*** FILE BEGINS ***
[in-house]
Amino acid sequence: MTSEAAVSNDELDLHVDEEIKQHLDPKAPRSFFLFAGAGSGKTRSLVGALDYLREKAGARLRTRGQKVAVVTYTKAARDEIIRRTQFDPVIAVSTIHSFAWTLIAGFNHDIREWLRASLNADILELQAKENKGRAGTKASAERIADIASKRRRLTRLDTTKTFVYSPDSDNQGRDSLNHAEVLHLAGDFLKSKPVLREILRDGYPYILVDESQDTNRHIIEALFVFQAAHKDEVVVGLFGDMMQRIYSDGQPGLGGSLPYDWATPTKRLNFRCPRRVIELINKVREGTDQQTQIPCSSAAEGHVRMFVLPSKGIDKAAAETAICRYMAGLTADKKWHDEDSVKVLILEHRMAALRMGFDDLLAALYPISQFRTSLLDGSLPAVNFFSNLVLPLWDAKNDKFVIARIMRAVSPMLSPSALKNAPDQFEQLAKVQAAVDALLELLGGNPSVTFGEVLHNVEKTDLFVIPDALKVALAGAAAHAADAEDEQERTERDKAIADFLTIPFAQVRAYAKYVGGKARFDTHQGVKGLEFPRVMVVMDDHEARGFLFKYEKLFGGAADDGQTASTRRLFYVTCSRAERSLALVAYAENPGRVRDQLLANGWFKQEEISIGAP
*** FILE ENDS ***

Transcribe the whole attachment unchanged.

[in-house]
Amino acid sequence: MTSEAAVSNDELDLHVDEEIKQHLDPKAPRSFFLFAGAGSGKTRSLVGALDYLREKAGARLRTRGQKVAVVTYTKAARDEIIRRTQFDPVIAVSTIHSFAWTLIAGFNHDIREWLRASLNADILELQAKENKGRAGTKASAERIADIASKRRRLTRLDTTKTFVYSPDSDNQGRDSLNHAEVLHLAGDFLKSKPVLREILRDGYPYILVDESQDTNRHIIEALFVFQAAHKDEVVVGLFGDMMQRIYSDGQPGLGGSLPYDWATPTKRLNFRCPRRVIELINKVREGTDQQTQIPCSSAAEGHVRMFVLPSKGIDKAAAETAICRYMAGLTADKKWHDEDSVKVLILEHRMAALRMGFDDLLAALYPISQFRTSLLDGSLPAVNFFSNLVLPLWDAKNDKFVIARIMRAVSPMLSPSALKNAPDQFEQLAKVQAAVDALLELLGGNPSVTFGEVLHNVEKTDLFVIPDALKVALAGAAAHAADAEDEQERTERDKAIADFLTIPFAQVRAYAKYVGGKARFDTHQGVKGLEFPRVMVVMDDHEARGFLFKYEKLFGGAADDGQTASTRRLFYVTCSRAERSLALVAYAENPGRVRDQLLANGWFKQEEISIGAP